Healthy Habits for Meeting and Planting Season

By Casey Schlichting

Hello from the Schlichting farm in Clear Lake! I can’t believe it’s already Week 8 of the Live Healthy Iowa 10 Week Wellness Challenge. 

As a farmer, it can be hard to eat healthy and get proper exercise. Last week was a perfect example of that challenge. My wife and I attended the Commodity Classic in San Antonio, Texas, which is an annual farmer-led and farmer-focused conference and trade show. It’s an awesome opportunity to meet and learn from farmers around the nation.

With both personal and professional trips, I’ve learned it is possible to eat healthy when you travel but it doesn’t just happen. Airports are full of convenience foods that are not nutritious. Some airports are doing better at providing fruit and protein options, but you have to plan ahead and search them out.

Once we got to Commodity Classic, the challenge to eat healthy continued. Typically, farm meetings start with coffee and doughnuts, which isn’t a great way to start the day. I have found that planning a high-protein meal before these meetings keeps me satiated and less tempted to hit the doughnuts. At lunch, I always try to eat the protein and a little bit of the potatoes. But I skip the roll. Afternoon snacks are infamous sugar loads, so I skip the sweets and grab a bottle of water.

For exercise, I like to take three 10-minute walks throughout a meeting-filled day. I try to hit the hotel gym first thing in the morning so I know that I will get my workout in each day.

In the next month, I will shift my focus to planting our 2020 soybean and corn crop. Each year it’s a balancing act with weather and hours in a day. Often, it means long days in the planter, but I try not to let it come at the expense of my wellness. There are three keys to staying healthy during planting season, which really applies to any stressful time in your life:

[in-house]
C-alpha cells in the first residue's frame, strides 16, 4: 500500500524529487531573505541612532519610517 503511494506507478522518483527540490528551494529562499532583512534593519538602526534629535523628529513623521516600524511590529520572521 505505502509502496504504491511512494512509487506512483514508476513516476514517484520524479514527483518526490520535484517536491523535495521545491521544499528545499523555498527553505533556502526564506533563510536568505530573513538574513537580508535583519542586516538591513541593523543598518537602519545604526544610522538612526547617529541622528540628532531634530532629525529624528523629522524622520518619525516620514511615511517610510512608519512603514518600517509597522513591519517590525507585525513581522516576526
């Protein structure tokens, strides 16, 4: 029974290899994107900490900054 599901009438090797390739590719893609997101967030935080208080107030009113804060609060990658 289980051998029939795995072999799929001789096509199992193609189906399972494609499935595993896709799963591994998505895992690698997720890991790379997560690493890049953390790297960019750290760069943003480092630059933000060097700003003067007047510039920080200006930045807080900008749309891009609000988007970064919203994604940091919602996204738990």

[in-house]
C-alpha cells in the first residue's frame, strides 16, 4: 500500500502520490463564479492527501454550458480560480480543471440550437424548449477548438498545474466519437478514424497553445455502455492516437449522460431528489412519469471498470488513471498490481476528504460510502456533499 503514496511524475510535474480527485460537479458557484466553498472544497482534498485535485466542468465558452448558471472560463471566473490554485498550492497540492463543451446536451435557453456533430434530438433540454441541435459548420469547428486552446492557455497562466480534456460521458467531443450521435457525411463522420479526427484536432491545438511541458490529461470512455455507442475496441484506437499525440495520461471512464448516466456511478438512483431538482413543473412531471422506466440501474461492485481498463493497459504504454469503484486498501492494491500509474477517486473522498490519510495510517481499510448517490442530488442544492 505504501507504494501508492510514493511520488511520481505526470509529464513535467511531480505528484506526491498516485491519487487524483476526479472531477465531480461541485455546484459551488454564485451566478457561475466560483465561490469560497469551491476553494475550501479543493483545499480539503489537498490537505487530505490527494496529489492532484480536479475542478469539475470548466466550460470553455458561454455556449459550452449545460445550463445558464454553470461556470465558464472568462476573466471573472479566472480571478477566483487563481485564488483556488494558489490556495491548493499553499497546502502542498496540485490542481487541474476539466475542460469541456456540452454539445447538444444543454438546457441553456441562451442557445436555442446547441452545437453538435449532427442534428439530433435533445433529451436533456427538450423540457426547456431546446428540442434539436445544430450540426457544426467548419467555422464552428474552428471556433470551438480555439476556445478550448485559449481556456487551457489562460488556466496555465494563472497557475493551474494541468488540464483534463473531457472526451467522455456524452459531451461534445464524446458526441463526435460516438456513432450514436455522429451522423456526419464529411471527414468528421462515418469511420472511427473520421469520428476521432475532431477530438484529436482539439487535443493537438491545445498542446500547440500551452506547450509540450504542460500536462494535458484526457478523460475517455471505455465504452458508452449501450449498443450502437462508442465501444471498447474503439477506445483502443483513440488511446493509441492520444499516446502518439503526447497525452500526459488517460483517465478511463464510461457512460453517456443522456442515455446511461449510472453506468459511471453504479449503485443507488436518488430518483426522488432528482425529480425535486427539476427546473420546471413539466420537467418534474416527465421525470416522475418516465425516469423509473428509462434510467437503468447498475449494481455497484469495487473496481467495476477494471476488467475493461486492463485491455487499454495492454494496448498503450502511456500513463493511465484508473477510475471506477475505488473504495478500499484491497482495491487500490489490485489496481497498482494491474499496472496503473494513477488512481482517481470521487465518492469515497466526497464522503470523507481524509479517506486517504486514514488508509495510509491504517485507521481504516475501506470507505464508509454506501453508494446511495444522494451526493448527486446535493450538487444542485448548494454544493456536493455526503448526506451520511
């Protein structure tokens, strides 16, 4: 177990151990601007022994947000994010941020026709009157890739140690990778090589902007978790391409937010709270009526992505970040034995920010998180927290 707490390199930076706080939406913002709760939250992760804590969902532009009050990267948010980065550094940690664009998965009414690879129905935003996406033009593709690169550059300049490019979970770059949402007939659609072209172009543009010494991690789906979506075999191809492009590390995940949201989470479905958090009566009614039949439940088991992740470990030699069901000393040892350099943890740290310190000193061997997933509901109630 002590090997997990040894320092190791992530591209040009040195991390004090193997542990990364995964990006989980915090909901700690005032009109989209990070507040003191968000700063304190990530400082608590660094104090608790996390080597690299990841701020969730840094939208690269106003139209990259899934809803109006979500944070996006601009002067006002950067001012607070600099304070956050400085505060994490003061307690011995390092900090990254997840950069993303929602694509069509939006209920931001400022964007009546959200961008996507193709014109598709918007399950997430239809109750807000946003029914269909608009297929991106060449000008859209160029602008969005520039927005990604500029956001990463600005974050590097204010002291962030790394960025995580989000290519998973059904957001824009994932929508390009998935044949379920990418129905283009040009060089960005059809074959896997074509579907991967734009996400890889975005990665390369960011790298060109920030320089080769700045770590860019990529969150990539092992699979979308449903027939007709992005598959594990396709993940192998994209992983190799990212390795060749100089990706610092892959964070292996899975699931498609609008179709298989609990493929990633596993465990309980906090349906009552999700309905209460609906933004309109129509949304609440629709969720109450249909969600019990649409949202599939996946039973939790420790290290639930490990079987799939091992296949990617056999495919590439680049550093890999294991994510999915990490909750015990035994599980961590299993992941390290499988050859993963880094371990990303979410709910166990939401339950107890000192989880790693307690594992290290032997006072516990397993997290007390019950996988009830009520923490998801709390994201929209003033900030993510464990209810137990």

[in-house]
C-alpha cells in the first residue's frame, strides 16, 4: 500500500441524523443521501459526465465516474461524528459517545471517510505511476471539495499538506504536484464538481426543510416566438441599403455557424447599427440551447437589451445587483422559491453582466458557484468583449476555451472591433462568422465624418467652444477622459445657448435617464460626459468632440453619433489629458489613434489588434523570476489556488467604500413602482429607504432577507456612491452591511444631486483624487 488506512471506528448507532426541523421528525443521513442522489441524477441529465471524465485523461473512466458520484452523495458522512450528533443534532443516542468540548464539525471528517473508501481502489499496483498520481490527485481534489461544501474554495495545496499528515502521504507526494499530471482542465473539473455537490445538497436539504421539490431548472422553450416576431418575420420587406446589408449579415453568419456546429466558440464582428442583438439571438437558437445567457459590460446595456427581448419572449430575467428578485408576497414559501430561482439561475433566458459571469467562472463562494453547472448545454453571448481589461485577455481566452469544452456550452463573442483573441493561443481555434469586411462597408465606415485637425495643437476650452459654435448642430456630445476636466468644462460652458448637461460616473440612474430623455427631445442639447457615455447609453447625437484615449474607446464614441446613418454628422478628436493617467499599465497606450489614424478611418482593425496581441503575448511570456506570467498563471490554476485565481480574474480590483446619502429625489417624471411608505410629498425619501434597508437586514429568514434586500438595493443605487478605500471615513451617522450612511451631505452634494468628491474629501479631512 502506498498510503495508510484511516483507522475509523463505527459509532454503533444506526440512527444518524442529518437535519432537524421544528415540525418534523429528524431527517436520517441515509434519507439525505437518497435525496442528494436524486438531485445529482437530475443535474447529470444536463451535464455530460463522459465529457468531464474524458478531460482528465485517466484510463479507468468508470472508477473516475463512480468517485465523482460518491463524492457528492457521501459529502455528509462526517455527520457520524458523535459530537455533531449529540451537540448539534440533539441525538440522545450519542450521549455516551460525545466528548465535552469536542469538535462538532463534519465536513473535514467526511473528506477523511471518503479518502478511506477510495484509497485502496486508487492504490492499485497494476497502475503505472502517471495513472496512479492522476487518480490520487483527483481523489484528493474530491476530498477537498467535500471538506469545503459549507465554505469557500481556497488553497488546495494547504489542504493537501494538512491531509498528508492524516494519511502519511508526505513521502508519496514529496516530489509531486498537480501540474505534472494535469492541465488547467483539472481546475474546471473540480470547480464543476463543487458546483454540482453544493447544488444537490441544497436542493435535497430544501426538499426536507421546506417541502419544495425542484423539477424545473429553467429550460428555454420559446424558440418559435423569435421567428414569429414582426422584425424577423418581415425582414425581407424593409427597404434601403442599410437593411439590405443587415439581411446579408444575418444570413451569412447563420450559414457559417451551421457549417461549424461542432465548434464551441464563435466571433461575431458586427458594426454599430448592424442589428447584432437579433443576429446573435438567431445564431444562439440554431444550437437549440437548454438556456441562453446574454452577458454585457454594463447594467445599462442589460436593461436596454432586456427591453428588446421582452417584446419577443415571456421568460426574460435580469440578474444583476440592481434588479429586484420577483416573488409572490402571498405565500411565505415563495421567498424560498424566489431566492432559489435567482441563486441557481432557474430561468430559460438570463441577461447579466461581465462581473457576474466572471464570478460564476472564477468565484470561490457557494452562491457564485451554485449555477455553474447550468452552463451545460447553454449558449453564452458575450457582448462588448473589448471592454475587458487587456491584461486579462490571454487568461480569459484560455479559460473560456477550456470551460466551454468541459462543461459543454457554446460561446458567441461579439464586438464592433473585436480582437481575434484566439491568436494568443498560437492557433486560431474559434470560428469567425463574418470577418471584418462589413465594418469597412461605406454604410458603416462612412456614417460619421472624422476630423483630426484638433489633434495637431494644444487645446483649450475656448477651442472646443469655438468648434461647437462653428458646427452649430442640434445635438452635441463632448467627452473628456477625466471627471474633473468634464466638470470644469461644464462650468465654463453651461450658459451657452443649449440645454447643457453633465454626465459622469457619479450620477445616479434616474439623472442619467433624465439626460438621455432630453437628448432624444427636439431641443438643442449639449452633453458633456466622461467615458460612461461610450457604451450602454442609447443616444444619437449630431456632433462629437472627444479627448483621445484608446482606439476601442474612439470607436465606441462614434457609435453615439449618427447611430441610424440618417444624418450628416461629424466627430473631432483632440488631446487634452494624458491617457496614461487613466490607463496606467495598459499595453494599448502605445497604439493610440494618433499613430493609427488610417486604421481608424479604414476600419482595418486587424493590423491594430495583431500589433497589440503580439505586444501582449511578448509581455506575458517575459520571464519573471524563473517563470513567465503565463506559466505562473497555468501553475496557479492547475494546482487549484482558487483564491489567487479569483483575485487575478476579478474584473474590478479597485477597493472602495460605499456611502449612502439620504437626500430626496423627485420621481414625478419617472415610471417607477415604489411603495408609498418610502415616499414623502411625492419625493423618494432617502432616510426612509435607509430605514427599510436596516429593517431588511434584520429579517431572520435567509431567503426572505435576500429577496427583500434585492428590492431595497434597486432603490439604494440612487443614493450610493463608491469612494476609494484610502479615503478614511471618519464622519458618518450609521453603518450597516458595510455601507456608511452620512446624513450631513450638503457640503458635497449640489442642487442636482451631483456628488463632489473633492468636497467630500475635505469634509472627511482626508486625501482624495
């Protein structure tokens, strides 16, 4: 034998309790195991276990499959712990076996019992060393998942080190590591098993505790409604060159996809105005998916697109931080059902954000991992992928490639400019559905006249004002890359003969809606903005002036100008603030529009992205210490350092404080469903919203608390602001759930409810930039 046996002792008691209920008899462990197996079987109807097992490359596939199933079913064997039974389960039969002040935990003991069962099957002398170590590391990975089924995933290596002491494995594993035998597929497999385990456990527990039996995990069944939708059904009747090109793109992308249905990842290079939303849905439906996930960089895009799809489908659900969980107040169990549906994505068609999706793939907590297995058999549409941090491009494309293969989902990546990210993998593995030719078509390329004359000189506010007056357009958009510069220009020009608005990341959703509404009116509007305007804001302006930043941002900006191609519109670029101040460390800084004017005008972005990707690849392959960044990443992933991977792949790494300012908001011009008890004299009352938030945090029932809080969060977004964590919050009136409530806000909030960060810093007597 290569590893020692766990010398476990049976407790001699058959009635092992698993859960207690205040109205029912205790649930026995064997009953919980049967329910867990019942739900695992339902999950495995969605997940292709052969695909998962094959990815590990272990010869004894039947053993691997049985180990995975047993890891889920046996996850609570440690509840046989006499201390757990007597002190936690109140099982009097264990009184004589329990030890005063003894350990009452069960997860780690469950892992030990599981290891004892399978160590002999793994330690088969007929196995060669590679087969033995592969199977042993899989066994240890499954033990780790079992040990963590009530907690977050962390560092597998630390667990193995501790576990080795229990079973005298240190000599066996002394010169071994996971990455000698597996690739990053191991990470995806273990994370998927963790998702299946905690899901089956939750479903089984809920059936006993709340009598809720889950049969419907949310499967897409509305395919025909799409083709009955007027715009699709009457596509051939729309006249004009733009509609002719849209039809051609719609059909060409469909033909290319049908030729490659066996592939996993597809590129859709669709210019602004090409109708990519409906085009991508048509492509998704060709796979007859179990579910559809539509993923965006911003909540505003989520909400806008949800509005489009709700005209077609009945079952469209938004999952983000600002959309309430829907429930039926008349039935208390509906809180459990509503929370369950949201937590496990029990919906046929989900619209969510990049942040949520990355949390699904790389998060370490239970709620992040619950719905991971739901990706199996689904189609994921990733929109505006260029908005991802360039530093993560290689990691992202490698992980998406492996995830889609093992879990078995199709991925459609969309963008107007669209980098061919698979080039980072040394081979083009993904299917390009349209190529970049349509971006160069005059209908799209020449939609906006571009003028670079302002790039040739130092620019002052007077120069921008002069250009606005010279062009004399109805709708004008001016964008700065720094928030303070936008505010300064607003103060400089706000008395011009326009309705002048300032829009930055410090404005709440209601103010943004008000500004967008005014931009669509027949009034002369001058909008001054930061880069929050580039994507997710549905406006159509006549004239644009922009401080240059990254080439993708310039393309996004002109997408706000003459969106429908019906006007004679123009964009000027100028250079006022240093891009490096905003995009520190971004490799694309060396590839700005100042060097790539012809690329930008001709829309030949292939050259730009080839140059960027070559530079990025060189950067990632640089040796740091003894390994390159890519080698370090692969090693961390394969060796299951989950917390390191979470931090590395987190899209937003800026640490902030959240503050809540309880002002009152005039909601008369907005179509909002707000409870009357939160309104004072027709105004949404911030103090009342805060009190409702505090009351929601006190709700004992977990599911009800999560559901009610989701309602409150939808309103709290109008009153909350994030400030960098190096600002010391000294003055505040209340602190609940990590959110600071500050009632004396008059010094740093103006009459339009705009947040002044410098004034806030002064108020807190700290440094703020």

1. Rest. And get enough of it!

  2. Staying hydrated. The first thing to go when you’re dehydrated is cognitive function, and that’s when accidents can happen.

  3. Planning and preparing meals ahead of time. A failure to plan is a plan for failure. Fruit, raw veggies, good protein sources and water, water, and more water are essential. Junk food doesn’t keep you full, and you will eat more, starting an unhealthy cycle.

If I am running the planter, I grab a snack about 30 minutes before I need to refill with seed. This tops off my tank and keeps me sharp for this process.

In the field cultivator tractor, I set a timer for every two hours, hop out, make a few laps around the machine, check the shovels, stretch out a bit and then get back to it. I have the hardest time staying on top of eating and drinking water when I’m running the sprayer. That’s because it’s a 1,000-gallon machine running 14 miles per hour at 15 to 20 gallons per acre. It means I’m always on the move filling the sprayer or applying product, so I need to have a plan and reminders when to hydrate and eat.

If you’re looking for a simple salad recipe that has tons of protein and veggies, check out this Midwest Cobb Salad recipe from the Iowa Food & Family Project.